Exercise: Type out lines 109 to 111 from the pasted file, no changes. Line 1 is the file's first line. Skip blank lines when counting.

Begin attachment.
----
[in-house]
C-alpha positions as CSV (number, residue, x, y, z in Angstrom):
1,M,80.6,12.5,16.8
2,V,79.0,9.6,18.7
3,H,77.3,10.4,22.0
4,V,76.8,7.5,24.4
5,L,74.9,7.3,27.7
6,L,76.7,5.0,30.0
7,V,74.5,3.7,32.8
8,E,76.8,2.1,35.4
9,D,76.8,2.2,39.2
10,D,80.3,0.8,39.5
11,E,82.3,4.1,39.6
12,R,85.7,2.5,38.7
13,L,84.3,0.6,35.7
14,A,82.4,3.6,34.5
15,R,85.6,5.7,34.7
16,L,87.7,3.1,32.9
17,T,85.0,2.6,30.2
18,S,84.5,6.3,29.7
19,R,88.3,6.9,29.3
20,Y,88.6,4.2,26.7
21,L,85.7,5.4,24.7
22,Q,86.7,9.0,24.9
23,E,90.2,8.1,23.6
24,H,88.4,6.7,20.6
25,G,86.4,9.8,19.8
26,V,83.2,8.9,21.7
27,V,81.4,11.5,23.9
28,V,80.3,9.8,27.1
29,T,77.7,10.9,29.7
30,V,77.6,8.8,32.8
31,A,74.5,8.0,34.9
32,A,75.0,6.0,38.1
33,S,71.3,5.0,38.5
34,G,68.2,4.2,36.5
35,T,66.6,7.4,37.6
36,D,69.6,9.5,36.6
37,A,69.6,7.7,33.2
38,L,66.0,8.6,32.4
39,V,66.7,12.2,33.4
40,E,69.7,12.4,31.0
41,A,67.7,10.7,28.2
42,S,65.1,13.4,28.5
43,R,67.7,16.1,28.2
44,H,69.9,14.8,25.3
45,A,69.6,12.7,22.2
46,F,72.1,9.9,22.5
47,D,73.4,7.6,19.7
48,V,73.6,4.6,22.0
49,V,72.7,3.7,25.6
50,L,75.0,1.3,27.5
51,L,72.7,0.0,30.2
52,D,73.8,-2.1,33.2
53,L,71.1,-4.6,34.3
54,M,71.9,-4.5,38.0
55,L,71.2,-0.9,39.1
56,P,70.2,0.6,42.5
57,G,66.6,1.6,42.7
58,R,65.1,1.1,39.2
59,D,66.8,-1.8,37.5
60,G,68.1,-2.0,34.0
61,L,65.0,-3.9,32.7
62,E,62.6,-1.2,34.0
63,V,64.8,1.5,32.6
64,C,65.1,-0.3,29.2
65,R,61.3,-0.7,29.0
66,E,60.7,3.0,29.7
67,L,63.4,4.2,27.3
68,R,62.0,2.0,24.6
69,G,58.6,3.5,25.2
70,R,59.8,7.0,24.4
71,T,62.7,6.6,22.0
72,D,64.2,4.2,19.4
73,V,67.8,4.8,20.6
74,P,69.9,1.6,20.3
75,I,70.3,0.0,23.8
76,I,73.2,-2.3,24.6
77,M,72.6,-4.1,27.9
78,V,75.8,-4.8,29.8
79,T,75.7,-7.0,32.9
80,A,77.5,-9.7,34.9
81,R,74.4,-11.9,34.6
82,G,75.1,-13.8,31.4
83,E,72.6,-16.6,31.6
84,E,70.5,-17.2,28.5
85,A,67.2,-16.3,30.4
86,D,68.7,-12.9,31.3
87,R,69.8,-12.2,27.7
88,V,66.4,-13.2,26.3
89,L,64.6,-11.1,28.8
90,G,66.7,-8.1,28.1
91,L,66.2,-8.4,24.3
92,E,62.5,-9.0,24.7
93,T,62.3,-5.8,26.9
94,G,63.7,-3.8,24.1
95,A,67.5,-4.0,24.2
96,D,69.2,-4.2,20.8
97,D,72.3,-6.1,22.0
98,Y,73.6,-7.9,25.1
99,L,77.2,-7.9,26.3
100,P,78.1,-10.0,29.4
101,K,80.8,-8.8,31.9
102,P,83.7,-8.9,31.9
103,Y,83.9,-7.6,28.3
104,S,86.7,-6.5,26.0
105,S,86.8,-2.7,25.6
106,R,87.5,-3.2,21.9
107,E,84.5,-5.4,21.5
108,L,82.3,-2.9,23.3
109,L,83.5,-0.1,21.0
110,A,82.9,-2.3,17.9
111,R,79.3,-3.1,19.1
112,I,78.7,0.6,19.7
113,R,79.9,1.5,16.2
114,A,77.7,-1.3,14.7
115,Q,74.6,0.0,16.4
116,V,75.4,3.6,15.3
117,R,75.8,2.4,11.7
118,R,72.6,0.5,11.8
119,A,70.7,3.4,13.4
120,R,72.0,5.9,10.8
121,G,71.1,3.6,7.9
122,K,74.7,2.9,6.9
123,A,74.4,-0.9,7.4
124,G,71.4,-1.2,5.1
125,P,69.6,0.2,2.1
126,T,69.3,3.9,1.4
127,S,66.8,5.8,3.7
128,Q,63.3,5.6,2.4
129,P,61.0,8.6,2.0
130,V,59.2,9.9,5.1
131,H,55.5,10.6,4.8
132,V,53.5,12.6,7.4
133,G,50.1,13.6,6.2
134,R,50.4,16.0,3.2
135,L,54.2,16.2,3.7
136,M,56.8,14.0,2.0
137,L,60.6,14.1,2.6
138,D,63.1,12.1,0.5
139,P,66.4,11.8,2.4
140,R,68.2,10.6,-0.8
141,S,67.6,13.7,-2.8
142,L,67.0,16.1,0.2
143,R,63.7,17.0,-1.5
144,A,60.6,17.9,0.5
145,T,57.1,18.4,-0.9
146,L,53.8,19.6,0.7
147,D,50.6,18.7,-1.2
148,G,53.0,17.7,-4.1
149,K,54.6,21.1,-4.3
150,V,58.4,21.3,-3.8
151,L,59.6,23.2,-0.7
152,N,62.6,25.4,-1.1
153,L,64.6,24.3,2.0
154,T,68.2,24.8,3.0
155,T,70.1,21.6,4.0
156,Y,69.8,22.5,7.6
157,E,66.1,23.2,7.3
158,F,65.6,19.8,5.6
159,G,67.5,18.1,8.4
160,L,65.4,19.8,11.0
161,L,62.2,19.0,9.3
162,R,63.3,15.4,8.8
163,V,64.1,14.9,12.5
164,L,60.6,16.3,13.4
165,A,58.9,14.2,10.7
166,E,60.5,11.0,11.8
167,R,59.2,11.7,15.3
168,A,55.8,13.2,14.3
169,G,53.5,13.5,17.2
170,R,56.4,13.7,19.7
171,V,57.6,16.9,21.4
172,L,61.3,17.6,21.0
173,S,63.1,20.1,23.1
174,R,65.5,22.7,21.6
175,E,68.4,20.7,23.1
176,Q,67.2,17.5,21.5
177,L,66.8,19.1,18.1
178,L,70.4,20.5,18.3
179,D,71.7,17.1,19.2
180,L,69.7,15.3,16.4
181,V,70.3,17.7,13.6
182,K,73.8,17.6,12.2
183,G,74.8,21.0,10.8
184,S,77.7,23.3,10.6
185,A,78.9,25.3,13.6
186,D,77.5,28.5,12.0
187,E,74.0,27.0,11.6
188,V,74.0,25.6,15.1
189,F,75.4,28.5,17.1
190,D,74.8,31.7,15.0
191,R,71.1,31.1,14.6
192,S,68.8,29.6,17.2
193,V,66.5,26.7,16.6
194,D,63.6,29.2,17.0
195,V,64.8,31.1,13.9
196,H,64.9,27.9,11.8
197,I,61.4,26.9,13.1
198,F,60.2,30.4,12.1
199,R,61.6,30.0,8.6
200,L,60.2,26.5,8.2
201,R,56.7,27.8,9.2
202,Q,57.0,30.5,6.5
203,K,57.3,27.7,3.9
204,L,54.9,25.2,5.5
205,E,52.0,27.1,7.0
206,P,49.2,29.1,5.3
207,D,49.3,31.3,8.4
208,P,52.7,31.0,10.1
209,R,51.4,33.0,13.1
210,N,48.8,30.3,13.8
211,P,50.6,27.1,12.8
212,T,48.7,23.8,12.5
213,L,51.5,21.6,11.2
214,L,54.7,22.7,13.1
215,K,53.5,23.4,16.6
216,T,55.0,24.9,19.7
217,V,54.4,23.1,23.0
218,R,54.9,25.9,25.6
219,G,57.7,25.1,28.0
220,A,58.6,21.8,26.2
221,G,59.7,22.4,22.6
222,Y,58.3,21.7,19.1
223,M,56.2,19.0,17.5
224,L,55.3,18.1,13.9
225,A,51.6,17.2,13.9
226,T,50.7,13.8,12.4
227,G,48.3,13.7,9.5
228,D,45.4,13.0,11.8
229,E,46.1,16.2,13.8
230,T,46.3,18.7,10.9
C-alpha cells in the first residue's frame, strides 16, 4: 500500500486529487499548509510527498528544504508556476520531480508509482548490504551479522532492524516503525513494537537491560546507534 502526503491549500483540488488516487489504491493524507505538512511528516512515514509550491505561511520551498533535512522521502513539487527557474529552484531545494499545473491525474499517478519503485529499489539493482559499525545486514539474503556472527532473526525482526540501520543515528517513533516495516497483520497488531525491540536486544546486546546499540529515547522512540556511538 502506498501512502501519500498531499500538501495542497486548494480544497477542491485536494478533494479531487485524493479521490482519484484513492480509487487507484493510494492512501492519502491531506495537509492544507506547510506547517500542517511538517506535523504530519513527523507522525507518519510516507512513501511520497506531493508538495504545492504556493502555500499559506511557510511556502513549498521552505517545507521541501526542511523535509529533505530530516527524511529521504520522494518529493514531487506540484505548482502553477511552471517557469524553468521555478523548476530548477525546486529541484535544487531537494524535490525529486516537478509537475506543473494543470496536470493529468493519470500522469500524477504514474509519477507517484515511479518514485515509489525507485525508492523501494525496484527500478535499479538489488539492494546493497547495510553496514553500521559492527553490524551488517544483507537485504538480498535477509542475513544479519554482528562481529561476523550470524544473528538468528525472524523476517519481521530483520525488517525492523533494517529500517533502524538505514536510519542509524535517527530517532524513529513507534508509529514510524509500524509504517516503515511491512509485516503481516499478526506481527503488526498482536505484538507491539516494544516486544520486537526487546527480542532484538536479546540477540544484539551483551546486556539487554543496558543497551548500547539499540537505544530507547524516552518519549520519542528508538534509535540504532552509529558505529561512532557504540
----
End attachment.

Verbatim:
107,E,84.5,-5.4,21.5
108,L,82.3,-2.9,23.3
109,L,83.5,-0.1,21.0